Brotherhood moves into L.A.’s Arts District

Brotherhood’s store at 1325 Palmetto St. in downtown Los Angeles.
(Madeline Tolle)

Not that anyone needed further proof of the Arts District’s cool factor, but streetwear brand Brotherhood has moved in and is set to open a store there Saturday.

The line, founded three years ago, has taken a 570-square-foot space on Palmetto Street, surrounded by the future offices for Spotify, a future Soho House, the currently operating Commonwealth boutique and, a few blocks over, the eventual home of Dover Street Market.

It wasn’t difficult deciding on the area for Brotherhood founder Christion Lennon.

The line, the 26-year-old said, does well online where about 80 percent of the product is sold out. Brotherhood is also sold at specialty retailers such as Starcow in Paris and Wish in Atlanta, along with Journal Standard and Wism in Japan.


“The reason I wanted to open a store was just to give our customer direct access to us,” Lennon said. “I felt like, especially with retail right now, everyone’s saying it’s dying. In a sense, I get it, but I feel like if it’s a brand’s flagship, it’s better to grow from the ground up. For this brand, I’m definitely in it for the marathon. I’m not in a rush to wholesale to every store. I’ve just been taking my time and I just want to see this thing grow organically.”

The store is stocked with T-shirts, hoodies, sweats and beanies from the fall line in addition to a collection of magazines. The apparel, much of it produced locally, is priced from $18 for socks and T-shirts starting at $40, to bottoms ranging from $80 to $150 and hoodies starting at $120.

Brotherhood store in DTLA.
(Madeline Tolle)

For Lennon, who grew up in Pasadena and most recently was living in Costa Mesa before moving to Boyle Heights, the apparel industry isn’t necessarily new territory for him. He previously worked at Us Versus Them and operates a recently opened private-label company that’s done business with firms such as Pacific Sunwear.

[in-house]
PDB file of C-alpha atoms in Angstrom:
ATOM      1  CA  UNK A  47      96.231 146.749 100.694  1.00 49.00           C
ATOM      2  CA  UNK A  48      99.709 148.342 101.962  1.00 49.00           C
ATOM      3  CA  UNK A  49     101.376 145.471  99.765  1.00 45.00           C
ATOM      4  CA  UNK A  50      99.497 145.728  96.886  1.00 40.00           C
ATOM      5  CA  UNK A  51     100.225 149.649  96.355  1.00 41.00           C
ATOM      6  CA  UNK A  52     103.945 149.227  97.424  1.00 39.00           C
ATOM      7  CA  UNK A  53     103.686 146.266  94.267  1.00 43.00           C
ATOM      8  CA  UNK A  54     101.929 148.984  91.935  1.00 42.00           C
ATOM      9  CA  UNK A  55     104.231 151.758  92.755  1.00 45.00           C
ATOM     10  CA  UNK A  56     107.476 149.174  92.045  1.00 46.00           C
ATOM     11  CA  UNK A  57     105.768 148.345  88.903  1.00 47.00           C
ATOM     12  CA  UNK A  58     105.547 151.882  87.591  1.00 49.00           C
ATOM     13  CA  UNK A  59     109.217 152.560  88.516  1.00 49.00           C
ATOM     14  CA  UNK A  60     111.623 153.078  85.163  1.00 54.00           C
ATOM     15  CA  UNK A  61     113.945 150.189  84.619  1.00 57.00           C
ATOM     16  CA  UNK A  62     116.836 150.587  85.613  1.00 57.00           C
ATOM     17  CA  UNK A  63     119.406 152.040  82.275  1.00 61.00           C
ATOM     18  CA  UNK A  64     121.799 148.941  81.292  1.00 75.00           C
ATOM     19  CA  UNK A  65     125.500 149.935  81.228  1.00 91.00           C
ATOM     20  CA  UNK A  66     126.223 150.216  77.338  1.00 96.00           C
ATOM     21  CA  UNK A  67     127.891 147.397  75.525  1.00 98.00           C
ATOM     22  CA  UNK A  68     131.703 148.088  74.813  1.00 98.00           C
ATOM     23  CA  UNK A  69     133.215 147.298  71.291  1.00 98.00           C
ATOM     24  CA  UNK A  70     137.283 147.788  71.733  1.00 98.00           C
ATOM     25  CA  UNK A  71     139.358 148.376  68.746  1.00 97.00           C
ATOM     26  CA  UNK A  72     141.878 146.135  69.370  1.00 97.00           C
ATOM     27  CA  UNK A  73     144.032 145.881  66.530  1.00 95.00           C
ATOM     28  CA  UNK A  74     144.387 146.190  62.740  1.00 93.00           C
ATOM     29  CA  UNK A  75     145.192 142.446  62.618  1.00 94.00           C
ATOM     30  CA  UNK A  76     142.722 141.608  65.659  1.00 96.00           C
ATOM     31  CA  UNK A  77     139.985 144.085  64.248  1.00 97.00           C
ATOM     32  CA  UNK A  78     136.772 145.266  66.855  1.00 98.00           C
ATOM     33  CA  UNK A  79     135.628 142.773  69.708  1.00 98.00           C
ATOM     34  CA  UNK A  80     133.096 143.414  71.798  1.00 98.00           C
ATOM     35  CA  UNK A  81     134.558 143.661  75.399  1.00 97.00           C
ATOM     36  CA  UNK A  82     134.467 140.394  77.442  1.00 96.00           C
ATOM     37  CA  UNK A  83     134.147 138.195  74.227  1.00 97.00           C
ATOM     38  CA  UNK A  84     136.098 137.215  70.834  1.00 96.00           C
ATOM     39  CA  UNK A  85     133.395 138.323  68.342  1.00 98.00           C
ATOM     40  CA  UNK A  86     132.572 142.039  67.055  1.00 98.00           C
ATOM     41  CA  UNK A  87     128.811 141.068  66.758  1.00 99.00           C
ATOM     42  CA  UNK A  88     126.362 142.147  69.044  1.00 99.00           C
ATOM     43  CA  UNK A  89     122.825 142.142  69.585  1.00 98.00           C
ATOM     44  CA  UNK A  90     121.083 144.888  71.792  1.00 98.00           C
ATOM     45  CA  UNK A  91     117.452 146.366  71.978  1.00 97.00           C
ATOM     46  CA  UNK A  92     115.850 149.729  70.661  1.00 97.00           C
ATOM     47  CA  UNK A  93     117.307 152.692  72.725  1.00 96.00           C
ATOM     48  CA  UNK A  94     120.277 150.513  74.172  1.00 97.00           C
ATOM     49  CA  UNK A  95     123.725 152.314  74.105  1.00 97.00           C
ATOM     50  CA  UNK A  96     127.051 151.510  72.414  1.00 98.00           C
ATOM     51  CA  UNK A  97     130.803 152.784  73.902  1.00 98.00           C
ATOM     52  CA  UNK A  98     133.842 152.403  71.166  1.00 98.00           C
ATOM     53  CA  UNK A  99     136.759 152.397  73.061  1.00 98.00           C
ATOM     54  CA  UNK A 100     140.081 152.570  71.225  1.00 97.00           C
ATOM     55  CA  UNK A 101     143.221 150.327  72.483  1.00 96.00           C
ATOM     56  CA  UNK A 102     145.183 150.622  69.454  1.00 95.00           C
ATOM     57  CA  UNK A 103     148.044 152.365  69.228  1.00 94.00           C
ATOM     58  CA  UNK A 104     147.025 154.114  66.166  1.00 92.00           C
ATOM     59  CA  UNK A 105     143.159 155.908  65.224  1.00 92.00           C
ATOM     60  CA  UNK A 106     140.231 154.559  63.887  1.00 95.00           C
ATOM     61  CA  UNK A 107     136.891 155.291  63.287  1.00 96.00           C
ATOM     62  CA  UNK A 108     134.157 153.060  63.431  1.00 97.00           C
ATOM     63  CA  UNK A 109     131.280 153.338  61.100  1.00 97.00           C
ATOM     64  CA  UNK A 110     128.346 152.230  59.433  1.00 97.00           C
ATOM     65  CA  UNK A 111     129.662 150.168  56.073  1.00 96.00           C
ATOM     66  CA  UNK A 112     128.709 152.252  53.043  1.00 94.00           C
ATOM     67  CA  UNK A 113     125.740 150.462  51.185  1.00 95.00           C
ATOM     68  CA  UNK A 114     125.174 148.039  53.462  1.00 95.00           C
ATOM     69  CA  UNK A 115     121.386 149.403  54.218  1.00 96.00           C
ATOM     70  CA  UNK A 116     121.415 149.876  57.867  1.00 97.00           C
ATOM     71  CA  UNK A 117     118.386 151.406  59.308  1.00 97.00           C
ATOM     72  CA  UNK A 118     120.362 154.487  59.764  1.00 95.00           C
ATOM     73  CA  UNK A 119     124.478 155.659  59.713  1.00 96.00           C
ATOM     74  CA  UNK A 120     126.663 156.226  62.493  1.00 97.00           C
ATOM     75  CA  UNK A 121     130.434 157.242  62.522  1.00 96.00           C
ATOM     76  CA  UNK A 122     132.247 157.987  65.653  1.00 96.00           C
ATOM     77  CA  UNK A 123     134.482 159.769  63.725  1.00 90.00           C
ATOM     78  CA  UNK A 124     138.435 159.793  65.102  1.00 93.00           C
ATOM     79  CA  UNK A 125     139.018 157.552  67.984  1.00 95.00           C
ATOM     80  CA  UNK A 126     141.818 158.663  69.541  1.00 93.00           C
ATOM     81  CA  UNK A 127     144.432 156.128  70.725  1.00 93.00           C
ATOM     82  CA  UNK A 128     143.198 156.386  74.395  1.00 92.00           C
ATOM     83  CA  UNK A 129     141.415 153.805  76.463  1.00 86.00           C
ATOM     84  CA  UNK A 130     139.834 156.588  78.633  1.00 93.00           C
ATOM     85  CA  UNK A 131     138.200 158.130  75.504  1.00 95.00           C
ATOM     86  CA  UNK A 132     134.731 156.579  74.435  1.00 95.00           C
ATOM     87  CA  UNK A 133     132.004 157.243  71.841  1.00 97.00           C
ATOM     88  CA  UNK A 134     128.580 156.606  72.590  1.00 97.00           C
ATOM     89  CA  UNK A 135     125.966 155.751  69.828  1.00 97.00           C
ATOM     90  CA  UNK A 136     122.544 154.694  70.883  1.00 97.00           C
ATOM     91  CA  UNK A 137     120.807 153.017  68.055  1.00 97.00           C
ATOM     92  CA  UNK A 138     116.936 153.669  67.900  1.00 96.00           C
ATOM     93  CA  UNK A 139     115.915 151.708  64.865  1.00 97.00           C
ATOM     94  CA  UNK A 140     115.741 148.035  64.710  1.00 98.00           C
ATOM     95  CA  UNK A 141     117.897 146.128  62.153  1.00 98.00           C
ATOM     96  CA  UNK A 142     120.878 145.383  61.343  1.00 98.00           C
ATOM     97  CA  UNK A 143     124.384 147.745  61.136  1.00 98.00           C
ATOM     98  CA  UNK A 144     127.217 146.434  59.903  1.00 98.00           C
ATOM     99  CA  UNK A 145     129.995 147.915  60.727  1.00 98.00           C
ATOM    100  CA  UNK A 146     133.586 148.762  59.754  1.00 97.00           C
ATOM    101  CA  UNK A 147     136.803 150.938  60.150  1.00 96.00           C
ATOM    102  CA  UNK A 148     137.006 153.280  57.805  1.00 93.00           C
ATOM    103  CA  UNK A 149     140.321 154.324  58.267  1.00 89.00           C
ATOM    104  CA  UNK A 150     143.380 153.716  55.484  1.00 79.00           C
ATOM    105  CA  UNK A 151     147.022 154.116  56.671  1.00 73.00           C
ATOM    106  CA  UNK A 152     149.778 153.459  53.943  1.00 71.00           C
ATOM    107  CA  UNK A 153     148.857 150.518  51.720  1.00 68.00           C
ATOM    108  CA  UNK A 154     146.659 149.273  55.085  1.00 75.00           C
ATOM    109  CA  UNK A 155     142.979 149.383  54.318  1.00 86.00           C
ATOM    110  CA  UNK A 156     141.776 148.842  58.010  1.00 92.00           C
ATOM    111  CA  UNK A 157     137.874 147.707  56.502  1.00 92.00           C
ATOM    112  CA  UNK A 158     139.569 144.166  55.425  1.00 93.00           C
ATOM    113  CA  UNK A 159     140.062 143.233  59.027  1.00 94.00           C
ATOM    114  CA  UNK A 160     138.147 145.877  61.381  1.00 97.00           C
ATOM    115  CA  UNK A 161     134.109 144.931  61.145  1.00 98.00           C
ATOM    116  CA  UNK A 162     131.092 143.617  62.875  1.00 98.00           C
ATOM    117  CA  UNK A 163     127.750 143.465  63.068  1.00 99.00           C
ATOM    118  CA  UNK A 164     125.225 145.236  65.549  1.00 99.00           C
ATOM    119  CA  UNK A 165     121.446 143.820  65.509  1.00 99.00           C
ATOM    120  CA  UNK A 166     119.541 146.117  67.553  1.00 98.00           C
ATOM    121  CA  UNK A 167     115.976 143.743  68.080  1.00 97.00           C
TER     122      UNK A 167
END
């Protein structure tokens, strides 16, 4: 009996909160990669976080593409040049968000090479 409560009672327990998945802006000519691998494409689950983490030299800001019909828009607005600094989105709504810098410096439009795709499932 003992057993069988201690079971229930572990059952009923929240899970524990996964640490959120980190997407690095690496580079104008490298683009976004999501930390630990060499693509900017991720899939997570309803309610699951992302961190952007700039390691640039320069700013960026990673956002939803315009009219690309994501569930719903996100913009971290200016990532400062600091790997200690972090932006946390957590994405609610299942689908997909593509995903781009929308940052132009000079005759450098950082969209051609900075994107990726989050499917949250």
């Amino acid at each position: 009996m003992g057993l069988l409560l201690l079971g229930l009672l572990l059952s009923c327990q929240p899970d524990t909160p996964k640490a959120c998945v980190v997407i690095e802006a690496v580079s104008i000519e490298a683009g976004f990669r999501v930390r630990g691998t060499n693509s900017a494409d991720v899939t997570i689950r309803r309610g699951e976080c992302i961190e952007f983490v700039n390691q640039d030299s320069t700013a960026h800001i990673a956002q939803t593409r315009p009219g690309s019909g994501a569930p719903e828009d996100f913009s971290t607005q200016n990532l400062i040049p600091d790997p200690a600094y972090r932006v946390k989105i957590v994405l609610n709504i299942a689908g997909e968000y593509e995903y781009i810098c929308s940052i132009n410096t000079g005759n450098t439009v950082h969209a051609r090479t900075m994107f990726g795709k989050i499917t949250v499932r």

Lennon grew up skateboarding around brands such as Stussy and Fuct. It’s a subtle point of distinction that’s made its way into the line and sets it off from other streetwear brands that skew perhaps more trendy, he said. Although, Lennon was quick to point out his line is not a skate brand.

While the assortment is mostly basics, Lennon said the plan is to get into more cut-and-sew product with a good pant offering for customers.

“I’m a big fan of American brands like Levi’s where they’ve created a standard jean. I’d like to take that ethos and create a pant that’s consistent,” he said, estimating more cut-and-sew is likely to materialize in fall 2019.

It’s a slow process with Lennon focused on not just the creative aspect of the brand, but also running a business.

“The design process is tough,” he said. “I’m up and down. Sometimes I’m really creative and other times it’s about the business and marketing. Every season you learn and you figure out more of what not to do.”

More collaborations are in the works and Lennon said he’s also mulling a possible shoe done in partnership with another company.

“Shoes are very important to an outfit,” he said. “Our styling I take very seriously. Everything’s well-thought-out.”